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CGM Will Change The Way We Treat Type 1 And Type 2 Diabetes

Feb 11, 2017

Let’s start off with what is in the pipeline.

Can CGM benefit not only type 1 diabetes — if so, what will it mean for those with type 2 diabetes?

Let’s look at the history of blood glucose monitors. At first it was who had the best software, smallest drop of blood and accuracy. They used to cost 75 cents a strip and the monitor companies where in a fierce competition, with all of them making millions if not billions of dollars. Then last year the government opened up bidding for the business and the price of 100 strips for most brands went from $75 per box to $10 for one hundred strips.  So now all the major companies are trying to sell their diabetes divisions that make blood glucose strips and monitors and they are losing money, but it will get worse.

Now let’s look at the CGM market. Dexcom has gotten their CGM approved by Medicare to pay for managing type 1 diabetes under specific circumstances.  People with type 2 diabetes and on insulin will be next to be approved. Right now, the sensors are expensive, which can make it difficult to get insurance companies to pay for it. They would rather pay $10 per month for blood glucose strips than a couple hundred dollars for sensors every month.

Now Dexcom and Google are working on a new CGM that is called the Band-Aid CGM that you will be able to wear for weeks at a time with wifi capabilities to send your results to your doctor or your care provider, and that will be cost effective. Then the blood glucose monitors will go the way of the Model-T or the landline phone.

If you think about it, knowing what your blood sugars are every three minutes, which will let you see how everything you eat and your physical activity affects your blood sugars, would not provide better results than sticking your finger 2-5 times daily.

Let’s look at the benefits of using CGM in the control of diabetes.

Start with the premise that the majority of individuals with type 1 and type 2 diabetes do not meet recommended glycemic targets. In a new study they looked at CGM vs Conventional Therapy for Type 1 Patients to evaluate the effects of continuous glucose monitoring in adults with type 1 diabetes treated with multiple daily insulin injections.

Open-label crossover randomized clinical trial conducted in 15 diabetes outpatient clinics in Sweden between February 24, 2014, and June 1, 2016 that included 161 individuals with type 1 diabetes and hemoglobin A1c (HbA1c) of at least 7.5% (58 mmol/mol) treated with multiple daily insulin injections.

Participants were randomized to receive treatment using a continuous glucose monitoring system or conventional treatment for 26 weeks, separated by a washout period of 17 weeks.

Difference in HbA1c between weeks 26 and 69 for the 2 treatments. Adverse events including severe hypoglycemia were also studied.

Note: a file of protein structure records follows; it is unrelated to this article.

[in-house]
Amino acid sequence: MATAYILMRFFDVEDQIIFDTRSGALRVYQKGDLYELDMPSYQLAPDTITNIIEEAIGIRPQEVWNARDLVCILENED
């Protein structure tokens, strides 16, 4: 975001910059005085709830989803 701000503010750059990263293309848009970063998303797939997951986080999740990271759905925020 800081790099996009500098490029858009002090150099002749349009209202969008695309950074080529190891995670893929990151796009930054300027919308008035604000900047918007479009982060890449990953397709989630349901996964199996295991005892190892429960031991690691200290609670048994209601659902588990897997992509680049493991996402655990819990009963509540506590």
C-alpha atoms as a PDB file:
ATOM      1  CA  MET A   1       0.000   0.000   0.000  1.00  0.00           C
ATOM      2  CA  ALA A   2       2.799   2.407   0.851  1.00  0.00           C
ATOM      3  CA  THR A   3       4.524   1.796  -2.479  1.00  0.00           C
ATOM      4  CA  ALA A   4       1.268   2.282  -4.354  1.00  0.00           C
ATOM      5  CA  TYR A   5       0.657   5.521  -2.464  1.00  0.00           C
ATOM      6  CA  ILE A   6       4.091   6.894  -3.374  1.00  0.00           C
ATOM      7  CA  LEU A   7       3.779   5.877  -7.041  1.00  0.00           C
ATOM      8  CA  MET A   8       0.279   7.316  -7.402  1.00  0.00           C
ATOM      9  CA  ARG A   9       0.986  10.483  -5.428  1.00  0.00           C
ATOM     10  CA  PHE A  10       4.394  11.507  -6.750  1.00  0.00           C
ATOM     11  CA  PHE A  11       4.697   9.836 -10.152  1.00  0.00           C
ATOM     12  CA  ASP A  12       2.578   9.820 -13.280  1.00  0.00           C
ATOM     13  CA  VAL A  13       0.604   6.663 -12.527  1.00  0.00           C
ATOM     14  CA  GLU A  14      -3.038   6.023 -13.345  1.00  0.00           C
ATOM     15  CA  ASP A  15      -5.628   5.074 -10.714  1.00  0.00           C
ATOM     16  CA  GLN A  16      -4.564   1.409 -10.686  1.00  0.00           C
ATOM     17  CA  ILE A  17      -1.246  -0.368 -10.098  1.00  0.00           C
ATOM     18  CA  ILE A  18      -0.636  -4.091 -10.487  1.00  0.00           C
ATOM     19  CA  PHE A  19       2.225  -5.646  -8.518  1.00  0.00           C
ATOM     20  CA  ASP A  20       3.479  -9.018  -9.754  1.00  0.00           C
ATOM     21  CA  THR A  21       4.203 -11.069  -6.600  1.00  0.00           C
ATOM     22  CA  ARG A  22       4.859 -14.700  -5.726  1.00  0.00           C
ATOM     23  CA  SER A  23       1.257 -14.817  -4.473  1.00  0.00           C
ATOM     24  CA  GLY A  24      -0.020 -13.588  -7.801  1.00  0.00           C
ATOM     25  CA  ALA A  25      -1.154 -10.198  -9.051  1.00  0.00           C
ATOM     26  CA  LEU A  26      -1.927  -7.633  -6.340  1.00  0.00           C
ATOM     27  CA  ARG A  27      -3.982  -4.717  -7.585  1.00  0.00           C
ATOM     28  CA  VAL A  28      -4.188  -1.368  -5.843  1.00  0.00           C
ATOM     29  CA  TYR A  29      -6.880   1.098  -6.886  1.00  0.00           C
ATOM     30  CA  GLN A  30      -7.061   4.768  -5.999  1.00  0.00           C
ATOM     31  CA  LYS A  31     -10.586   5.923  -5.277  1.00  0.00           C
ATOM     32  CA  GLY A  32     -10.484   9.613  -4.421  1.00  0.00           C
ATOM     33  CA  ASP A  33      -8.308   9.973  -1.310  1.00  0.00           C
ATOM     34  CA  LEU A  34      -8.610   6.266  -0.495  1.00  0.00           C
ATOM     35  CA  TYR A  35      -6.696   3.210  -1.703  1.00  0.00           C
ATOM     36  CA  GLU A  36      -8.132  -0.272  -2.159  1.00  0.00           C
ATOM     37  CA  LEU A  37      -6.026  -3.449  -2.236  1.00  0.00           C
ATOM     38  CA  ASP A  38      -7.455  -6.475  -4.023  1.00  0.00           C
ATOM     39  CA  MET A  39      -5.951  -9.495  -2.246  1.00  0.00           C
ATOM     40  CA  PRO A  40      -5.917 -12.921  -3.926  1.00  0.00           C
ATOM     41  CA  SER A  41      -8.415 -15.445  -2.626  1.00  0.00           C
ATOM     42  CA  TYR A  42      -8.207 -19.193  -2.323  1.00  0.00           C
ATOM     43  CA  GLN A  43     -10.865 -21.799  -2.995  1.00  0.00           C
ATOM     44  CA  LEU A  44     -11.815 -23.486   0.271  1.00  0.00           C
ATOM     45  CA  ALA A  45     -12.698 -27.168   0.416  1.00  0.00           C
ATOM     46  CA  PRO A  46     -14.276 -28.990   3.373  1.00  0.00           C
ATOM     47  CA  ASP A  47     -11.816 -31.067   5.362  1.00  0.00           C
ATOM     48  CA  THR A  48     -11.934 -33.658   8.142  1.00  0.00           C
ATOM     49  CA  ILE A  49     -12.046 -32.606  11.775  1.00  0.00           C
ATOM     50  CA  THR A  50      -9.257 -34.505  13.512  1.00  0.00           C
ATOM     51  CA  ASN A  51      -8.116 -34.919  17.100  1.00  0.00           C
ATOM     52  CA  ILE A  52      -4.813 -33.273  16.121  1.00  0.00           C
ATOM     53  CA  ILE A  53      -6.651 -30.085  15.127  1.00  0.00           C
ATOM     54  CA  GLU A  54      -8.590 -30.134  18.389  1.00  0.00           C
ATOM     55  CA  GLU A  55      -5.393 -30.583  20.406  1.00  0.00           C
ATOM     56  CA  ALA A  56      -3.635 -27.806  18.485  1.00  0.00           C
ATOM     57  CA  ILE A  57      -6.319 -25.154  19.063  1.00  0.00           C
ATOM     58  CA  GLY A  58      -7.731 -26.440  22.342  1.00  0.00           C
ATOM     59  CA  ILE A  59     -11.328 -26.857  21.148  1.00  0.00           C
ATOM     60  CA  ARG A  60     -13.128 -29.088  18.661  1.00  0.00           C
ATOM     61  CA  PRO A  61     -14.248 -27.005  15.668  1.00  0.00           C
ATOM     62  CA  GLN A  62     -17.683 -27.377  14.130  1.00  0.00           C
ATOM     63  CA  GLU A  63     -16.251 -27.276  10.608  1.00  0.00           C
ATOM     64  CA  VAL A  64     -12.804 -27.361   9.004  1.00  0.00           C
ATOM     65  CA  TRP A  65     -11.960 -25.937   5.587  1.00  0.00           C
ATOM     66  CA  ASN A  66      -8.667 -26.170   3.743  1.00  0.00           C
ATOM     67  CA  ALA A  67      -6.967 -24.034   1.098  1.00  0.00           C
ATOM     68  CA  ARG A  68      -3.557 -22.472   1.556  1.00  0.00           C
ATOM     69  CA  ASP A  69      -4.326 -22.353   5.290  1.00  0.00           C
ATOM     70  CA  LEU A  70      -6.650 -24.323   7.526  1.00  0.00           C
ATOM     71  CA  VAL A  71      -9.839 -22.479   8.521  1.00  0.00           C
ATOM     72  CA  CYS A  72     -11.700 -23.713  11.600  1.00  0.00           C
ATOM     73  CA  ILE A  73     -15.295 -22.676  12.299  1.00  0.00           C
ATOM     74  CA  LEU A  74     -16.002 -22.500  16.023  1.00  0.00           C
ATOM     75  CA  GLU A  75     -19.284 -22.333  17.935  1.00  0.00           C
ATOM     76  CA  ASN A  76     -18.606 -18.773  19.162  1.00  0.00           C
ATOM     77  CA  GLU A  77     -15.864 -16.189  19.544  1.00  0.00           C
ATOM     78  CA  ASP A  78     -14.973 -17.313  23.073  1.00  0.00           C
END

The results showed that among 161 randomized participants, mean age was 43.7 years, 45.3% were women, and mean HbA1c was 8.6% (70 mmol/mol). A total of 142 participants had follow-up data in both treatment periods. Mean HbA1c was 7.92% (63 mmol/mol) during continuous glucose monitoring use and 8.35% (68 mmol/mol) during conventional treatment (mean difference, -0.43% or -4.7; P < .001). Of 19 secondary end points comprising psychosocial and various glycemic measures, six met the hierarchical testing criteria of statistical significance, favoring continuous glucose monitoring compared with conventional treatment. Five patients in the conventional treatment group and one patient in the continuous glucose monitoring group had severe hypoglycemia. During washout when patients used conventional therapy, seven patients had severe hypoglycemia.

From the results, it was concluded that among patients with inadequately controlled type 1 diabetes treated with multiple daily insulin injections, the use of continuous glucose monitoring compared with conventional treatment for 26 weeks resulted in lower HbA1c. Further research is needed to assess clinical outcomes and longer-term adverse effects.

In another study, adult patients with type 1 diabetes who use multiple daily insulin injections had a significant reduction in HbA1c levels with continuous glucose monitor (CGM) versus usual care, according to researchers. There was a -0.6% mean change in A1c levels after 24 weeks of using a CGM compared with usual care (95% CI, -0.8% to -0.3%, P<0.001).  Usual care was defined as self-monitored blood glucose testing for a minimum of four times per day, they reported in the Journal of the American Medical Association.

A separate Swedish study, also in JAMA, also reported benefits with CGM in a similar patient population but at 26 weeks.

The Future is Near!

Practice Pearls:

  • This open-label, crossover trial examined two different glucose monitoring approaches in 161 adults with type 1 diabetes treated with insulin injections. Participants received 26 weeks of treatment with a continuous glucose monitoring system or conventional treatment, followed by a washout period, and then the opposite intervention.
  • During the continuous glucose monitoring phase, mean HbA1c was 7.92%; during conventional treatment, it was 8.35% (P  <  .001). Patients also experienced fewer episodes of severe hypoglycemia during the continuous glucose monitoring phase compared with the conventional treatment phase (one vs five events, respectively).
  • Continuous glucose monitoring was more effective for lowering HbA1c and reducing instances of hypoglycemia than conventional treatment in type 1 diabetics using insulin injections. Additional research on continuous glucose monitoring systems will be needed to determine the impact of these devices on long-term patient outcomes.

JAMA; 2017 Jan 24; 317 (4)379-387; M Lind, W Polonsky, IB Hirsch, et al : also Published in Diabetes